The Prairie Creek Fish Hatchery near Orick was one of the first local hatcheries developed in California to improve sport and commercial fishing. Located on land historically and currently stewarded by the Yurok Tribe, it was constructed in 1936 by the Works Progress Administration (WPA) on the 62-acre site of a previous hatchery.
The WPA was formed as part of the Emergency Relief Appropriation Act of 1935, during the Great Depression. The program ultimately provided work to more than 8.5 million skilled and unskilled Americans in poverty. In the eight years of the program’s existence, WPA members completed 1.4 million public projects. At Prairie Creek, WPA members constructed hatchery ponds, five water tanks, a pipeline, superintendent’s house, assistant’s house, sidewalk, garage shop, and shed.
The hatchery is notable for its provision of housing for workers, dependence on simple yet effective technology that relied minimally on power, and for being funded primarily through fishing licenses and related fees. After 56 years in operation, the hatchery closed in 1992. The site is now listed on the National Register of Historic Places. Given that the hatchery closed operations only twenty years ago, many local residents still carry memories of visiting the site during their grade school field trips!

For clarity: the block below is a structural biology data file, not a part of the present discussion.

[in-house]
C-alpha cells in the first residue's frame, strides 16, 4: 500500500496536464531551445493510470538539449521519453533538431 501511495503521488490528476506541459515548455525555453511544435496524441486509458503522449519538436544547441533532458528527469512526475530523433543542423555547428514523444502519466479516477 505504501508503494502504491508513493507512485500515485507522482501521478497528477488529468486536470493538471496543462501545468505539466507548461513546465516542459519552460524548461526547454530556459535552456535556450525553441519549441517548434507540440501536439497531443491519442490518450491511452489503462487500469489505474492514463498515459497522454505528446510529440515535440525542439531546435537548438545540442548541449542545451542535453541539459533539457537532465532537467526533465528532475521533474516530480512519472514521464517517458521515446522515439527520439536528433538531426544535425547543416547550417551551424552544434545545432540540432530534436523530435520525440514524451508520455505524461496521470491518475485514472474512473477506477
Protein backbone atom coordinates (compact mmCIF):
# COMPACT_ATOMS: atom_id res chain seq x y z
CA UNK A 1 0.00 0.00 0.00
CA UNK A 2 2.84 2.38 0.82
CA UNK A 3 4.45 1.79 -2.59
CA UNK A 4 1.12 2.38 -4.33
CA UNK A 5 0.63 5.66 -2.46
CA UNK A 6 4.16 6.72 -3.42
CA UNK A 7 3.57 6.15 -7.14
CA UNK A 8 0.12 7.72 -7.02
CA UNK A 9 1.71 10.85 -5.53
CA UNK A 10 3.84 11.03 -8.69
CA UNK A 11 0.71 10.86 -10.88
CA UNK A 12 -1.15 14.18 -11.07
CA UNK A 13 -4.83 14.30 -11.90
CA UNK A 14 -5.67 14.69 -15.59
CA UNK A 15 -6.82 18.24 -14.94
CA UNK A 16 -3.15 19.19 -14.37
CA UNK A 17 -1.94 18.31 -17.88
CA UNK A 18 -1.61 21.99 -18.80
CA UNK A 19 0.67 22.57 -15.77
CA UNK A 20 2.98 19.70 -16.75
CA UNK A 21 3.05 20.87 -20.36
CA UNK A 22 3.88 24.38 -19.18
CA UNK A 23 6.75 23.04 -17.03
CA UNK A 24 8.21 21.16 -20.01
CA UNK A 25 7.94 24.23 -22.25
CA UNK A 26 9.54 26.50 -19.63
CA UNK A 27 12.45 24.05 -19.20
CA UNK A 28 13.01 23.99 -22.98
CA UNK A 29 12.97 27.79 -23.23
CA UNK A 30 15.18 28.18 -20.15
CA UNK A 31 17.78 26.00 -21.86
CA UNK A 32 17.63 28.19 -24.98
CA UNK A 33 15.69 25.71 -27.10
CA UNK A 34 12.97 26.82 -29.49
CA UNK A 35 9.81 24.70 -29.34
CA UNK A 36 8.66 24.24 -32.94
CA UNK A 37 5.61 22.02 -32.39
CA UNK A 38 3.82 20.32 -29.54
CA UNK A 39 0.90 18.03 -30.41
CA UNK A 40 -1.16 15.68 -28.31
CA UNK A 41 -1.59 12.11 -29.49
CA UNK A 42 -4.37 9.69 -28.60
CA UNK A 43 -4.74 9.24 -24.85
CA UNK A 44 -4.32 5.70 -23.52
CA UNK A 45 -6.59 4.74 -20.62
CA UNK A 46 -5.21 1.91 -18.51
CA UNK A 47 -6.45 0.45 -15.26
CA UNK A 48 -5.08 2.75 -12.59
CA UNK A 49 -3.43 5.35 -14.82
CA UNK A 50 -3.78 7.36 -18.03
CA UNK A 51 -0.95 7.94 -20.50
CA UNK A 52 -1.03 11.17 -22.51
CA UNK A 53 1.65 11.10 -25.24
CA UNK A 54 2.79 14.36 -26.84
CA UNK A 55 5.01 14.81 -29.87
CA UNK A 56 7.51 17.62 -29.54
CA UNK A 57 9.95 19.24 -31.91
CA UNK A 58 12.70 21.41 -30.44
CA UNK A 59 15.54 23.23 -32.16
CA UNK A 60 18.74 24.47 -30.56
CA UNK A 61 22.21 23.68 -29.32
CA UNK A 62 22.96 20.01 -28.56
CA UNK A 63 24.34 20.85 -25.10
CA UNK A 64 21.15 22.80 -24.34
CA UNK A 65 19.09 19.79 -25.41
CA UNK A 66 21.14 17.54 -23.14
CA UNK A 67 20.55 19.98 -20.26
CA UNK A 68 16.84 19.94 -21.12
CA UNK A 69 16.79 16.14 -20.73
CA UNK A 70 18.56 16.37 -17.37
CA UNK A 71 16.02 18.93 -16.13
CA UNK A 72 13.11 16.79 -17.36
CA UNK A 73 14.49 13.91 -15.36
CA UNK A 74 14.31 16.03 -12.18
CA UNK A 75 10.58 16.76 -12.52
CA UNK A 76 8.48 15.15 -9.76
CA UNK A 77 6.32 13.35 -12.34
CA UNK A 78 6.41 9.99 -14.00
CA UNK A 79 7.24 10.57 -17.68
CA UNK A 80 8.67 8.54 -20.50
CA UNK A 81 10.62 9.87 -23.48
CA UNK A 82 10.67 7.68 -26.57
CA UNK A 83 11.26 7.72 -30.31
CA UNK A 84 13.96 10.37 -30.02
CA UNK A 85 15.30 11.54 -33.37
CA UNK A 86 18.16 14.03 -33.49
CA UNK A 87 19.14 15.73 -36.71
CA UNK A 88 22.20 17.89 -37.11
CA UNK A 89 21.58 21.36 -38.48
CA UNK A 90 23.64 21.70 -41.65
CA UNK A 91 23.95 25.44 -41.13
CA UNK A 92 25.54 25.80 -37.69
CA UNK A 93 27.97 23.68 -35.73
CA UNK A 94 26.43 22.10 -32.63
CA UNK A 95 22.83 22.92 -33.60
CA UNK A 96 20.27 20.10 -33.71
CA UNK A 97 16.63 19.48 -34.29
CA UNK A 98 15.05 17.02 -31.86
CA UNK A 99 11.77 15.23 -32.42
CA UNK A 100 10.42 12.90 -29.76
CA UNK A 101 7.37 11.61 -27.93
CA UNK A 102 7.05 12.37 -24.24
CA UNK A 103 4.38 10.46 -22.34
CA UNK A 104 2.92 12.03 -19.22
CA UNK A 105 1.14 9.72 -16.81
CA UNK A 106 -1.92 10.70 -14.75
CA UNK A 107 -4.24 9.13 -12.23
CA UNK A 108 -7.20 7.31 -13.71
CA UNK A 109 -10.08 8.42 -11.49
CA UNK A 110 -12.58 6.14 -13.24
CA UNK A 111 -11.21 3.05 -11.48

In 2022 HistoriCorps volunteers gave the buildings at Prairie Creek Fish Hatchery a fresh coat (or two) of paint, revamped collapsing porches, and fixed the siding on a number of the buildings. This year we’re headed back to improve various support structures and continue our work from last season on the remaining porches. If coastal California during peak season suits your schedule, then Prairie Creek Fish Hatchery might want to be on the top of your list.
Join us this summer in the mystical Red Wood Forests of Northern California and preserve a slice of California Department Fish and Game’s coveted history!